#TBT: Hippies Run Wild During the Summer ‘69
Fifty years ago, hippies alarmed locals in a sleepy New Mexico town during 1969's Summer of Love. 😂✌️
Brought both politics and counterculture together
In 1969, hippies ran wild across the U.S. vexing many longtime residents. In addition to the Summer of Love, that hippie heyday in 1967 when some 100,000 people from around the country converged on Haight-Ashbury, the most famous celebration of hippie counterculture occurred in August 1969 at the Woodstock Music Festival. Advertised as “three days of peace, music and love,” Woodstock “brought both political people and counterculture people together,” Rorabaugh says. Indeed, somewhere between 300,000 and 400,000 people, far more than its organizers originally expected, flocked to upstate New York to hear artists like Joan Baez, The Grateful Dead, Jimi Hendrix, Janis Joplin, Jefferson Airplane, The Who, Crosby, Stills, Nash & Young and Creedence Clearwater Revival play the music that fueled the hippie movement.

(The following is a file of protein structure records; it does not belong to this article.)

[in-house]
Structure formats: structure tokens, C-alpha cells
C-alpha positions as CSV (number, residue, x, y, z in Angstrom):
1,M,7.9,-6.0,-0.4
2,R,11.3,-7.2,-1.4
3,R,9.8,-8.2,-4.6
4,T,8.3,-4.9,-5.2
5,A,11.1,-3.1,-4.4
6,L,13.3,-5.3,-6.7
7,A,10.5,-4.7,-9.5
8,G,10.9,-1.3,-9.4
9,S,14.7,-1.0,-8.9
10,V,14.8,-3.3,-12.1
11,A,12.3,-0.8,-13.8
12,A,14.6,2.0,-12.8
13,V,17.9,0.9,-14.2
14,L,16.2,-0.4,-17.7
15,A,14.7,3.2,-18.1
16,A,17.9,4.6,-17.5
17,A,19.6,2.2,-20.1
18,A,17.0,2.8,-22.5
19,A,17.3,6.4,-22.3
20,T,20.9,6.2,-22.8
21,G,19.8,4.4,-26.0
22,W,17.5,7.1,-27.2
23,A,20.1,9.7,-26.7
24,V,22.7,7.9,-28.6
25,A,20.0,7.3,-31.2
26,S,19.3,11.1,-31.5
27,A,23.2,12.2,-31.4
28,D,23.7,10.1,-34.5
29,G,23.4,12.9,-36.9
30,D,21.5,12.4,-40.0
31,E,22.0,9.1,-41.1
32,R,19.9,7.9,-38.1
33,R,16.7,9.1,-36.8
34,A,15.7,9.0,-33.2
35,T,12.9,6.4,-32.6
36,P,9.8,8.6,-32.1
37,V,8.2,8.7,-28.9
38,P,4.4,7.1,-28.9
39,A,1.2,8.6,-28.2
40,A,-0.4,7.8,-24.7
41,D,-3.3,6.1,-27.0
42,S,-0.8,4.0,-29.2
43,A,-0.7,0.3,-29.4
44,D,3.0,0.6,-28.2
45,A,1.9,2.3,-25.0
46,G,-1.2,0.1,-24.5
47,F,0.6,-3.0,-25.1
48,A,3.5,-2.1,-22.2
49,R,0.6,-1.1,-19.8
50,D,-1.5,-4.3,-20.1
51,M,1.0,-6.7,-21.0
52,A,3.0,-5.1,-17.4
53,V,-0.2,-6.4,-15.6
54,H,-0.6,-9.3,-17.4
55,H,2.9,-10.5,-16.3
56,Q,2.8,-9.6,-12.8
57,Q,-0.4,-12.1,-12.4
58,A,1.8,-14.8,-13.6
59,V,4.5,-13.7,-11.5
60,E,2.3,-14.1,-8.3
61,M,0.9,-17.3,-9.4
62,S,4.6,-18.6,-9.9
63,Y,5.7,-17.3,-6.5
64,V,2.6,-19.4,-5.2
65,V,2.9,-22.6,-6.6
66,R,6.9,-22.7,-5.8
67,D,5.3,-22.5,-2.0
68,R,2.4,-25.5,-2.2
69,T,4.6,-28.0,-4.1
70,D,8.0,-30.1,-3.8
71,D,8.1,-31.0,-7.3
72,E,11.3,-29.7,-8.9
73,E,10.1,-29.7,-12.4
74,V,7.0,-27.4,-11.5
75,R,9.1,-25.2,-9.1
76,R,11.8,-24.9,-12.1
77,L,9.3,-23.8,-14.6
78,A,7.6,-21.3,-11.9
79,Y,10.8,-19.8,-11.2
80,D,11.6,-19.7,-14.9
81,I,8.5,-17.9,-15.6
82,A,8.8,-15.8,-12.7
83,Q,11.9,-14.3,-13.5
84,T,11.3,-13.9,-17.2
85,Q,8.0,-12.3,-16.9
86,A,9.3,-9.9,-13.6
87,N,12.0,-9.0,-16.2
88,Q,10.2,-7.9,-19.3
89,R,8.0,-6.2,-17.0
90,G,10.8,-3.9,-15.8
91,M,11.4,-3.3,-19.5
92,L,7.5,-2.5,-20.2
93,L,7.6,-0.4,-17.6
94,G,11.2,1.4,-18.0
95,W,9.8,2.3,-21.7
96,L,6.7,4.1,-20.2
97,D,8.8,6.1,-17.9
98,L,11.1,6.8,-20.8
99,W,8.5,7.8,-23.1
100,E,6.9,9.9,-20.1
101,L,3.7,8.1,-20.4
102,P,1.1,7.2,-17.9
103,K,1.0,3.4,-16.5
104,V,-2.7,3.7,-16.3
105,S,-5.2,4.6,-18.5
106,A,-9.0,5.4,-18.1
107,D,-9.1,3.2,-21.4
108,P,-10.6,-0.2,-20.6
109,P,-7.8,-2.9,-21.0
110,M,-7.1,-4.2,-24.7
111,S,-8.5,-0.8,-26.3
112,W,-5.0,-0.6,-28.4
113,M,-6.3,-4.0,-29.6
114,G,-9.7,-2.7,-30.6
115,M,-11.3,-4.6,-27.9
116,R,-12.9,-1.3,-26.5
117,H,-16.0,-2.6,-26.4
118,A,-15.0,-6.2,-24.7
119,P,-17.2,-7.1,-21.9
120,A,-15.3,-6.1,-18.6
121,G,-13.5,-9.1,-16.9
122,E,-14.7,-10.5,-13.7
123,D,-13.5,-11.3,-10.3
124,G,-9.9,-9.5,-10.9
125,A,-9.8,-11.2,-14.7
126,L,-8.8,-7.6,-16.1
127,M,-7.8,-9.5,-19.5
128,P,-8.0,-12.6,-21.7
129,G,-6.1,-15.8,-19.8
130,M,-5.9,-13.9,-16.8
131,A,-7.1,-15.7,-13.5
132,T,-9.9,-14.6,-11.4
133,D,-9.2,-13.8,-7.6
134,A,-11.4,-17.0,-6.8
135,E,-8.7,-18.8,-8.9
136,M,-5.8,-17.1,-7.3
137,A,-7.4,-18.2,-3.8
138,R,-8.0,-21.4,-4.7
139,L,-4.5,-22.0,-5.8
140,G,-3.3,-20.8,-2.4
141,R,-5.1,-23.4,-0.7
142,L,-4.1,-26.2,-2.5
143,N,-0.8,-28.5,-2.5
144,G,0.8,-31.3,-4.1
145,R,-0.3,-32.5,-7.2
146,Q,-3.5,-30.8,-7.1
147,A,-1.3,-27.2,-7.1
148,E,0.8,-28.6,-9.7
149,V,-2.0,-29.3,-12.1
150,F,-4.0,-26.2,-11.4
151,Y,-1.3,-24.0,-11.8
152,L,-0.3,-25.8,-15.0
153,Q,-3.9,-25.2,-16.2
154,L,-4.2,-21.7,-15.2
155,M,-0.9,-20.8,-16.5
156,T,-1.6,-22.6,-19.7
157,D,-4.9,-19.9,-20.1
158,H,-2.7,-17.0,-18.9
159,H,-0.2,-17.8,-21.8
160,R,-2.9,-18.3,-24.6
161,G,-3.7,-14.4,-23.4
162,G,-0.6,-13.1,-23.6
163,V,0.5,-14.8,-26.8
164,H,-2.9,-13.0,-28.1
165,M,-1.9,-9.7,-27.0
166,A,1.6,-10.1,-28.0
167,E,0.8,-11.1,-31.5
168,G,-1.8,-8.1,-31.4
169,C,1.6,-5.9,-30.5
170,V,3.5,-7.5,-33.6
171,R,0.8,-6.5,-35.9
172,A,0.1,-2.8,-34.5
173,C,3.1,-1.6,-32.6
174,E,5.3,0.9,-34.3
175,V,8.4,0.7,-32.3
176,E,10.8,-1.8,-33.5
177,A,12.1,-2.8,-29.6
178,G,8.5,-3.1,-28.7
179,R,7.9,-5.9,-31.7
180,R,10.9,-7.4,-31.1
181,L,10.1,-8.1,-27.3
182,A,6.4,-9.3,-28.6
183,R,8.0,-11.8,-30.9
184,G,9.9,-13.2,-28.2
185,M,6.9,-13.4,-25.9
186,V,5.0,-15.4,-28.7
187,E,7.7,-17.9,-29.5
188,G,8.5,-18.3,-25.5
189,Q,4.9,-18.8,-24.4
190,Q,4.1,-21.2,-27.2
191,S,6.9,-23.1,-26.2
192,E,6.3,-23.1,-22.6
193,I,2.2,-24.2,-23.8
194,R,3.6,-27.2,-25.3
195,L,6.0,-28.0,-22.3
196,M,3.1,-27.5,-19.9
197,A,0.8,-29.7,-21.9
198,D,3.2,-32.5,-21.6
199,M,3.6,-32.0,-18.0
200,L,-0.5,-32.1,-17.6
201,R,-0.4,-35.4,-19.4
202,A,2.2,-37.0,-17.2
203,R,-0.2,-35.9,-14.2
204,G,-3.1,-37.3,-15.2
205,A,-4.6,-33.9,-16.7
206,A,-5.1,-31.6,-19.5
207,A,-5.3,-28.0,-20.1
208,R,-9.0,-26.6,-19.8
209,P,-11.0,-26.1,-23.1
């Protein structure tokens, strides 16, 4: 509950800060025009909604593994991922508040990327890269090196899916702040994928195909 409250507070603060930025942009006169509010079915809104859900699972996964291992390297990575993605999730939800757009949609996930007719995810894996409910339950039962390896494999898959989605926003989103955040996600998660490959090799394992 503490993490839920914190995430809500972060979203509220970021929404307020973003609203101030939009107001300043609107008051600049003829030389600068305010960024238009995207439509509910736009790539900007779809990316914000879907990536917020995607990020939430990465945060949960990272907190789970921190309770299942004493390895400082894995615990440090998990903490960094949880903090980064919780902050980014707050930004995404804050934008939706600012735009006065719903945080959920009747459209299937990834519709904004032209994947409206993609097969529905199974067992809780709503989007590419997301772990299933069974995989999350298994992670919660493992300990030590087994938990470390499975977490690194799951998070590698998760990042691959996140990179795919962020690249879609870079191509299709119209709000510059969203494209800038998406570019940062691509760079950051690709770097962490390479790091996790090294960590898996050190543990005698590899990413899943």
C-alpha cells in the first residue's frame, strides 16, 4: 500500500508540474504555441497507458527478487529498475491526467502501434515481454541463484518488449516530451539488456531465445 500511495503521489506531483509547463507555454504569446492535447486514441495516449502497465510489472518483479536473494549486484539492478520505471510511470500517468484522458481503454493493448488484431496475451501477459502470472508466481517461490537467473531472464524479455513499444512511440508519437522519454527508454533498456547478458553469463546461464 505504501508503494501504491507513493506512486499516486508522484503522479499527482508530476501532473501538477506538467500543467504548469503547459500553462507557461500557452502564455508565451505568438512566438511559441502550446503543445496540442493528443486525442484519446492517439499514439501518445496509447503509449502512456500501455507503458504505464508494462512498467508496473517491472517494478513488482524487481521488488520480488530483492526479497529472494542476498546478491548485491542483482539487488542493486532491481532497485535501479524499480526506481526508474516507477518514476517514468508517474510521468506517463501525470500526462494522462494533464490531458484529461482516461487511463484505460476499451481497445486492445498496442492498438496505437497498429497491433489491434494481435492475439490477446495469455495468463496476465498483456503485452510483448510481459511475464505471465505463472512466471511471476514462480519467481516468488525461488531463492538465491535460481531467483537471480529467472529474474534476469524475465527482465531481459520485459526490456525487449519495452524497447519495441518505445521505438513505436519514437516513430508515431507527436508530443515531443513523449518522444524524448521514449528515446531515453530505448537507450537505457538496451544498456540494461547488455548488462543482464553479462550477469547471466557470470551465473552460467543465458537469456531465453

In some ways, the Summer of Love also marked the beginning of the end for the hippie movement, as drugs, homelessness and crime had infested Haight-Ashbury, pushing out many of the neighborhood’s original residents. In October 1967, the Diggers held a “Death of the Hippie March” in San Francisco to decry the commercialization of hippie culture. The march ended at the famed Psychedelic Shop, an early hippie hangout that was closing. Marchers buried the shop’s signs, marking a symbolic death for the hippie heyday.
Though some hippies remained committed to the lifestyle for the long haul, many others assimilated themselves into the mainstream culture they had once despised. Perhaps the most famous of these, Rorabaugh says, was Steve Jobs, founder of Apple. Jobs, who embraced Buddhism after a trip to India in the early ‘70s, “conceived of the idea of personal computer as putting computer power in the hands of ordinary people, and taking it away from IBM,” as Rorabaugh puts it. “Taking computer power away from giant corporations and giving it to ordinary people”—what could be more anti-establishment than that? (history.com)
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